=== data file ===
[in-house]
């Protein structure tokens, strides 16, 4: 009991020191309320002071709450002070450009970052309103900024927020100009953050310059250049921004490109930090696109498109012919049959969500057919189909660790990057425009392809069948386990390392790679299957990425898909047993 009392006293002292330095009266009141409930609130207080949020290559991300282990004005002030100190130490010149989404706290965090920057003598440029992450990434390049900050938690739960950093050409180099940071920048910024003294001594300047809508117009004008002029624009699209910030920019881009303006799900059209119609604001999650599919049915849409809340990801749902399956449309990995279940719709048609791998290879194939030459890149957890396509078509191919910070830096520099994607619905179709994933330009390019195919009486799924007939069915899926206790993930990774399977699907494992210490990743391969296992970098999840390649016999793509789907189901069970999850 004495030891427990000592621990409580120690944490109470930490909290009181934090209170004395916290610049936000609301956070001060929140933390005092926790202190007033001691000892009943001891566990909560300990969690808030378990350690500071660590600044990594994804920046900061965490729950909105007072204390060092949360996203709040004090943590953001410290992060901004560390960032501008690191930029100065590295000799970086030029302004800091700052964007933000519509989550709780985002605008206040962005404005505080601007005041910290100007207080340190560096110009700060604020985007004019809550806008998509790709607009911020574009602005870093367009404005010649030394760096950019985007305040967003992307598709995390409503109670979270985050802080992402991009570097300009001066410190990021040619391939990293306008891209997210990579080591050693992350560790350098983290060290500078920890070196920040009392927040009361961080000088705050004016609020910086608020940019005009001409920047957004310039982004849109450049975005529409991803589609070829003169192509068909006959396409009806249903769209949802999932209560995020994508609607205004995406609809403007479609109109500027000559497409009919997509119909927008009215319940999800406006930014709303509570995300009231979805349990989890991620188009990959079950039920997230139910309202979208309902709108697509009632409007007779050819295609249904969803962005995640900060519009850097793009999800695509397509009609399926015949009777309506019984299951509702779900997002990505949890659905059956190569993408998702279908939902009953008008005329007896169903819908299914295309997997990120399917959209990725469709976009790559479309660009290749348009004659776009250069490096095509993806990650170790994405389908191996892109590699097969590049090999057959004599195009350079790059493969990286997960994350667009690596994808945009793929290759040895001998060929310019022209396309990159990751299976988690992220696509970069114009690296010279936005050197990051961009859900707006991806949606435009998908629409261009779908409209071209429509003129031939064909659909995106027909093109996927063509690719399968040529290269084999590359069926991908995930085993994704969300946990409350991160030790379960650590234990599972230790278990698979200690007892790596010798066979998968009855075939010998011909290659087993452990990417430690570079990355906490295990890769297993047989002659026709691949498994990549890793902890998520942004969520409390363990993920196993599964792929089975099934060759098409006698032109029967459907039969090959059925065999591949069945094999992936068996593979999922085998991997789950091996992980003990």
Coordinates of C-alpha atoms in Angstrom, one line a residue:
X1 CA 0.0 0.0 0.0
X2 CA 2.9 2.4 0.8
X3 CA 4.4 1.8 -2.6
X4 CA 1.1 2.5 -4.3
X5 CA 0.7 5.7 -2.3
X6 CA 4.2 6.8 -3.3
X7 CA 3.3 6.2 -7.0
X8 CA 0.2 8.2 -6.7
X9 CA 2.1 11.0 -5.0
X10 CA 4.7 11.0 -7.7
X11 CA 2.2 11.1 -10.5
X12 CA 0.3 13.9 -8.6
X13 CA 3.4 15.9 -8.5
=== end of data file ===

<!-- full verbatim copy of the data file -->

[in-house]
């Protein structure tokens, strides 16, 4: 009991020191309320002071709450002070450009970052309103900024927020100009953050310059250049921004490109930090696109498109012919049959969500057919189909660790990057425009392809069948386990390392790679299957990425898909047993 009392006293002292330095009266009141409930609130207080949020290559991300282990004005002030100190130490010149989404706290965090920057003598440029992450990434390049900050938690739960950093050409180099940071920048910024003294001594300047809508117009004008002029624009699209910030920019881009303006799900059209119609604001999650599919049915849409809340990801749902399956449309990995279940719709048609791998290879194939030459890149957890396509078509191919910070830096520099994607619905179709994933330009390019195919009486799924007939069915899926206790993930990774399977699907494992210490990743391969296992970098999840390649016999793509789907189901069970999850 004495030891427990000592621990409580120690944490109470930490909290009181934090209170004395916290610049936000609301956070001060929140933390005092926790202190007033001691000892009943001891566990909560300990969690808030378990350690500071660590600044990594994804920046900061965490729950909105007072204390060092949360996203709040004090943590953001410290992060901004560390960032501008690191930029100065590295000799970086030029302004800091700052964007933000519509989550709780985002605008206040962005404005505080601007005041910290100007207080340190560096110009700060604020985007004019809550806008998509790709607009911020574009602005870093367009404005010649030394760096950019985007305040967003992307598709995390409503109670979270985050802080992402991009570097300009001066410190990021040619391939990293306008891209997210990579080591050693992350560790350098983290060290500078920890070196920040009392927040009361961080000088705050004016609020910086608020940019005009001409920047957004310039982004849109450049975005529409991803589609070829003169192509068909006959396409009806249903769209949802999932209560995020994508609607205004995406609809403007479609109109500027000559497409009919997509119909927008009215319940999800406006930014709303509570995300009231979805349990989890991620188009990959079950039920997230139910309202979208309902709108697509009632409007007779050819295609249904969803962005995640900060519009850097793009999800695509397509009609399926015949009777309506019984299951509702779900997002990505949890659905059956190569993408998702279908939902009953008008005329007896169903819908299914295309997997990120399917959209990725469709976009790559479309660009290749348009004659776009250069490096095509993806990650170790994405389908191996892109590699097969590049090999057959004599195009350079790059493969990286997960994350667009690596994808945009793929290759040895001998060929310019022209396309990159990751299976988690992220696509970069114009690296010279936005050197990051961009859900707006991806949606435009998908629409261009779908409209071209429509003129031939064909659909995106027909093109996927063509690719399968040529290269084999590359069926991908995930085993994704969300946990409350991160030790379960650590234990599972230790278990698979200690007892790596010798066979998968009855075939010998011909290659087993452990990417430690570079990355906490295990890769297993047989002659026709691949498994990549890793902890998520942004969520409390363990993920196993599964792929089975099934060759098409006698032109029967459907039969090959059925065999591949069945094999992936068996593979999922085998991997789950091996992980003990």
Coordinates of C-alpha atoms in Angstrom, one line a residue:
X1 CA 0.0 0.0 0.0
X2 CA 2.9 2.4 0.8
X3 CA 4.4 1.8 -2.6
X4 CA 1.1 2.5 -4.3
X5 CA 0.7 5.7 -2.3
X6 CA 4.2 6.8 -3.3
X7 CA 3.3 6.2 -7.0
X8 CA 0.2 8.2 -6.7
X9 CA 2.1 11.0 -5.0
X10 CA 4.7 11.0 -7.7
X11 CA 2.2 11.1 -10.5
X12 CA 0.3 13.9 -8.6
X13 CA 3.4 15.9 -8.5